Crowdsourcing means many different things to different people. Much as citizen journalism is now used to refer to everything from eyewitness accounts to hyper-local startups launched by individuals, crowdsourcing has become conflated with other terms.
Some think all comments on stories are crowdsourcing. Others use the term for any user-generated content. Some regard crowdsourcing as synonymous with distributed reporting, collaborative journalism, networked journalism, participatory journalism, and social journalism. Still others regard the act of harvesting people’s comments or images from social media channels as crowdsourcing. To be sure, all of these phenomena share attributes.
Amanda Michel, The Guardian’s senior editor of strategy and partnerships, believes that the very language around crowdsourcing has shifted in response to changes in the way that the practice is viewed. “The term ‘citizen journalist’ was once used in a pejorative way . . . Language is contested and debated within journalism. I think that reflects more about the world of journalism than about what the words mean.” Though it may be prudent to, as Michel put it, “focus less on the language than the phenomenon,” we found it necessary to work with a more focused definition of crowdsourcing so as to better define and make sense of specific practices and typologies.
Our definition: Journalism crowdsourcing is the act of specifically inviting a group of people to participate in a reporting task—such as newsgathering, data collection, or analysis—through a targeted, open call for input; personal experiences; documents; or other contributions.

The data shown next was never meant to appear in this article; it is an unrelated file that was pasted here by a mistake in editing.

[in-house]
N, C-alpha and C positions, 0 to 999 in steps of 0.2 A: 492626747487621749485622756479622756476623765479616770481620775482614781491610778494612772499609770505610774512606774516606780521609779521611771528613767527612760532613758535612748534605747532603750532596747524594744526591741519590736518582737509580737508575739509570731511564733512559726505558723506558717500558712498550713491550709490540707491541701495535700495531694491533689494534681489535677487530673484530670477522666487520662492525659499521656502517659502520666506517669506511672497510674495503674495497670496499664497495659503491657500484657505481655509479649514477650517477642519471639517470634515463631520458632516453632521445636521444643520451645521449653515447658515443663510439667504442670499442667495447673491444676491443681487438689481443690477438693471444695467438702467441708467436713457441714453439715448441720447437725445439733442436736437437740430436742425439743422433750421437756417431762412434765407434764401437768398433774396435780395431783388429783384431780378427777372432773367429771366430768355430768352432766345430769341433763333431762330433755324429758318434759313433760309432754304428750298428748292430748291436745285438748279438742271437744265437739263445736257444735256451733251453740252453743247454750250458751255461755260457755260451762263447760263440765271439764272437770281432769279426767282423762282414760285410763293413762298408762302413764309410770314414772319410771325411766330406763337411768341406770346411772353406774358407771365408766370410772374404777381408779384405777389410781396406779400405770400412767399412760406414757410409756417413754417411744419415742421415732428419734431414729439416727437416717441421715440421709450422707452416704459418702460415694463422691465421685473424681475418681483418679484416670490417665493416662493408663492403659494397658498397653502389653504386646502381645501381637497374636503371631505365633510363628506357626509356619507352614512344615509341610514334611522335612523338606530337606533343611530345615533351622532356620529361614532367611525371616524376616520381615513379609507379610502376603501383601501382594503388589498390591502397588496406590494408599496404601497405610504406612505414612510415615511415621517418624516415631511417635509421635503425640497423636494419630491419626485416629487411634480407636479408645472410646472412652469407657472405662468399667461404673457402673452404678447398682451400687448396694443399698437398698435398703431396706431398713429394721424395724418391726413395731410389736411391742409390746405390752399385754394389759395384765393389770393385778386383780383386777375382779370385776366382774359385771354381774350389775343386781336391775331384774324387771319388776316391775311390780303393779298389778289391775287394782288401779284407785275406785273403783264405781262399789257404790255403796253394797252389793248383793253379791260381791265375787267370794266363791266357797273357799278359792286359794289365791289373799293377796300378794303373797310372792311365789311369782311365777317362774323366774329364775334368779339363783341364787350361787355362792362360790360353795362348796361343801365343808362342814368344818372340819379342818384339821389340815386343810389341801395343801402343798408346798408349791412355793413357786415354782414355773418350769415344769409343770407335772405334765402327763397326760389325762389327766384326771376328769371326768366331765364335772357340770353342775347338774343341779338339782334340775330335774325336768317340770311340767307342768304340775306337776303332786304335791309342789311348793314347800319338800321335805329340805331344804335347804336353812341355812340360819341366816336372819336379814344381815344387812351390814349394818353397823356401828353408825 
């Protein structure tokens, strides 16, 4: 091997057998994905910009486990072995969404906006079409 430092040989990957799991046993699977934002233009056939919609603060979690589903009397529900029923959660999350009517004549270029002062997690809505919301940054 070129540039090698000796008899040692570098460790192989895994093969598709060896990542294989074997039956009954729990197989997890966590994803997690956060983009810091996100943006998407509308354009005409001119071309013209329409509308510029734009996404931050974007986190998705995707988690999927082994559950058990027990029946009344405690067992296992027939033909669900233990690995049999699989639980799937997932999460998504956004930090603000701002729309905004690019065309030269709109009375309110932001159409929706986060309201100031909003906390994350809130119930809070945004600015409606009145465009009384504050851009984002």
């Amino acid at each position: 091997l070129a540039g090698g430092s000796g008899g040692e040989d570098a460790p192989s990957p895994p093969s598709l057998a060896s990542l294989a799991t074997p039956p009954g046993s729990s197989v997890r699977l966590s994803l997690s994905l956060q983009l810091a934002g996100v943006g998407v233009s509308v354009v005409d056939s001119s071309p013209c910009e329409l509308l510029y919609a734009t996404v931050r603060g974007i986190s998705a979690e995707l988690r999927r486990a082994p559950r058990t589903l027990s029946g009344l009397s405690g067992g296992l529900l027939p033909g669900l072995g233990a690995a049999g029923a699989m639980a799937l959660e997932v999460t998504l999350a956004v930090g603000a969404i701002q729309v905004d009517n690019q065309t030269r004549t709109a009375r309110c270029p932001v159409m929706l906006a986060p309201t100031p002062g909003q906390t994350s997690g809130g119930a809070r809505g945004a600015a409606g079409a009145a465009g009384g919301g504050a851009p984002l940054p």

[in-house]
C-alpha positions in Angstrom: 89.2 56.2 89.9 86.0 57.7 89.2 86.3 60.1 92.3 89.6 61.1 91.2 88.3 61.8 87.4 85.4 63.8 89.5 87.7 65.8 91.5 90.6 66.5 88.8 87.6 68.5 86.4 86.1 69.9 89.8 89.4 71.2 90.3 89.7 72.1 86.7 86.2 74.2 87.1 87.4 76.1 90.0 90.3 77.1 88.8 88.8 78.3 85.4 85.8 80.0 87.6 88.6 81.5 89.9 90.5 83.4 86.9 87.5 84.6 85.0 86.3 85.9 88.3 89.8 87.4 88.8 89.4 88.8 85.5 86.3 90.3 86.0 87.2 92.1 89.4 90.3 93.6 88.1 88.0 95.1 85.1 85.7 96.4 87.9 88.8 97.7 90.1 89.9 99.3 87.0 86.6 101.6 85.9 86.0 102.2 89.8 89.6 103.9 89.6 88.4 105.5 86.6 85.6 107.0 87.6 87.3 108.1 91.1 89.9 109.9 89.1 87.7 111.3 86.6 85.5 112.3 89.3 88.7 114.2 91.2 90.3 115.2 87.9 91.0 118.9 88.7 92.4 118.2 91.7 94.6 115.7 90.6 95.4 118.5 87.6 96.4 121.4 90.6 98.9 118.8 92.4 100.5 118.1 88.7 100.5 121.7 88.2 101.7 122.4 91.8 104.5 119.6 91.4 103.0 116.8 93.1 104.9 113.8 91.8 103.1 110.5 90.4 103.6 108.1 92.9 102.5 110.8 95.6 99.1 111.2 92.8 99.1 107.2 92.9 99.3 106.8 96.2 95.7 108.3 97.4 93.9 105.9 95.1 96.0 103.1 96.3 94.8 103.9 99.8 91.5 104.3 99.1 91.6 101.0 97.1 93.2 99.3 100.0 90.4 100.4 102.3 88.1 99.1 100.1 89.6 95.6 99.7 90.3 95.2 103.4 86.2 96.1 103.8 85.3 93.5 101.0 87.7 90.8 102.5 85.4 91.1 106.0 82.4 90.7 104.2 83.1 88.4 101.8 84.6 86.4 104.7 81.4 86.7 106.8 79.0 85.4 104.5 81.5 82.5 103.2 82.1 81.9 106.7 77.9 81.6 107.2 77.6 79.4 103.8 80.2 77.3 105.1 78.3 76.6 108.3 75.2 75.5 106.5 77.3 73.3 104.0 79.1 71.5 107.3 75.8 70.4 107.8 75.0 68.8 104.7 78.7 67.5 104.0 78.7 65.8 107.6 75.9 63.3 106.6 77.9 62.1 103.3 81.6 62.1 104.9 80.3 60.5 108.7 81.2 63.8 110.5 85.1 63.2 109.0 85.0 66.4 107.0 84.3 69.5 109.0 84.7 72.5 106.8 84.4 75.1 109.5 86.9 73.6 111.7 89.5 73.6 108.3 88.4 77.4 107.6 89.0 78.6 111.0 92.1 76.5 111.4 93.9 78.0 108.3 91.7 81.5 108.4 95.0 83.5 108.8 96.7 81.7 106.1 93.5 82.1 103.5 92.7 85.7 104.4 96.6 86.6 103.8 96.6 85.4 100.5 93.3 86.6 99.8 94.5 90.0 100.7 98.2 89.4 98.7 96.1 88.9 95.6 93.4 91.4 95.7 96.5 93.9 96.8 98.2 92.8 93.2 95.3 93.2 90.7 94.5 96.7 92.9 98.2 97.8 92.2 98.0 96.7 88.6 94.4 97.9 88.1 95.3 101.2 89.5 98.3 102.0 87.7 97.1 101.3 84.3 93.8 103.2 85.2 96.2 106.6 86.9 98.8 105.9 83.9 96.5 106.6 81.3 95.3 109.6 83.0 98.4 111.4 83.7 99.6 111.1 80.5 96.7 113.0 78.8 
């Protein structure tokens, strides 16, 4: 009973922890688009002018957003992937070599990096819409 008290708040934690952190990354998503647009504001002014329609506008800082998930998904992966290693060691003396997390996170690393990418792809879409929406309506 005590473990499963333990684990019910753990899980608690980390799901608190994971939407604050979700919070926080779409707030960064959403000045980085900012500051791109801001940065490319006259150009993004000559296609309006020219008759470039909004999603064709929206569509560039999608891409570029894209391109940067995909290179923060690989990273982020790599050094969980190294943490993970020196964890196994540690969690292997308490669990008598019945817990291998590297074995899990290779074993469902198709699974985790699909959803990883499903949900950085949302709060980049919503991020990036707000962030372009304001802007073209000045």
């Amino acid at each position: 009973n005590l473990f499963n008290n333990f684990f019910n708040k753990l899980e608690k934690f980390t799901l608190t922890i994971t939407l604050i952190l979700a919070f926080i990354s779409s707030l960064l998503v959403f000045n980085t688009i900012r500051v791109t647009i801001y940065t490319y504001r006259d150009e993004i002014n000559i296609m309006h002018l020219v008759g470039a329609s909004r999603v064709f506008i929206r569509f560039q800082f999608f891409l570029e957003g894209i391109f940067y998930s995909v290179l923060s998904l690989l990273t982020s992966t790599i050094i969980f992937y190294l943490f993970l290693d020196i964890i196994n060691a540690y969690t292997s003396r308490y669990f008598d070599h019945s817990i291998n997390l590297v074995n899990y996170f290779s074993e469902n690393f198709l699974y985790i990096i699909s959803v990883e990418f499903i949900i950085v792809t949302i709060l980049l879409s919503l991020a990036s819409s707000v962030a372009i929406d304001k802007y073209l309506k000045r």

Though examples of inviting people to participate in reporting tasks date back well before the term crowdsourcing was coined, what sets crowdsourcing apart is the fact that it is fueled by web technologies. As many of our examples illustrate, crowdsourcing relies upon the role that the Internet and new digital tools have played in giving journalists and communities direct and ongoing access to one another.
The community, of course, is used for many purposes: from Yelp’s crowd-powered collection of reviews on everything from restaurants to doctors, to crowd labor platforms such as Mechanical Turk, and humanitarian projects like Ushahidi’s efforts to track relief efforts in the Haiti earthquake.
This study focuses on crowdsourcing activities that lead to news stories by professional reporters that appear online, on the air, or in print. Excluded are projects that involve comments after publication of a story and exchanges of information within a Facebook Group—unless these were active components of crowdsourcing to create the story. While we give a nod to sites like Reddit, they are at the margins of our focus. “I would see crowdsourcing as being something solicitous—sourced from the crowd,” said Sasha Koren, former New York Times deputy editor of interactive news. Added Sona Patel, The New York Times’s senior social strategy and UGC director:
Crowdsourcing is the means of getting information. UGC is how we display or present it. I like to think of crowdsourcing as us reaching out to readers in some directed way. Crowdsourcing is different than just mining information.
Using our definition, most crowdsourcing generally takes two forms:
An unstructured call-out, which is an open invitation to vote, email, call, or otherwise contact a journalist with information.
A structured call-out, which engages in targeted outreach asking people to respond to a specific request. Responses can enter into a newsroom via multiple channels; including email, SMS, a website, or Google form. Often, they are captured in a searchable database.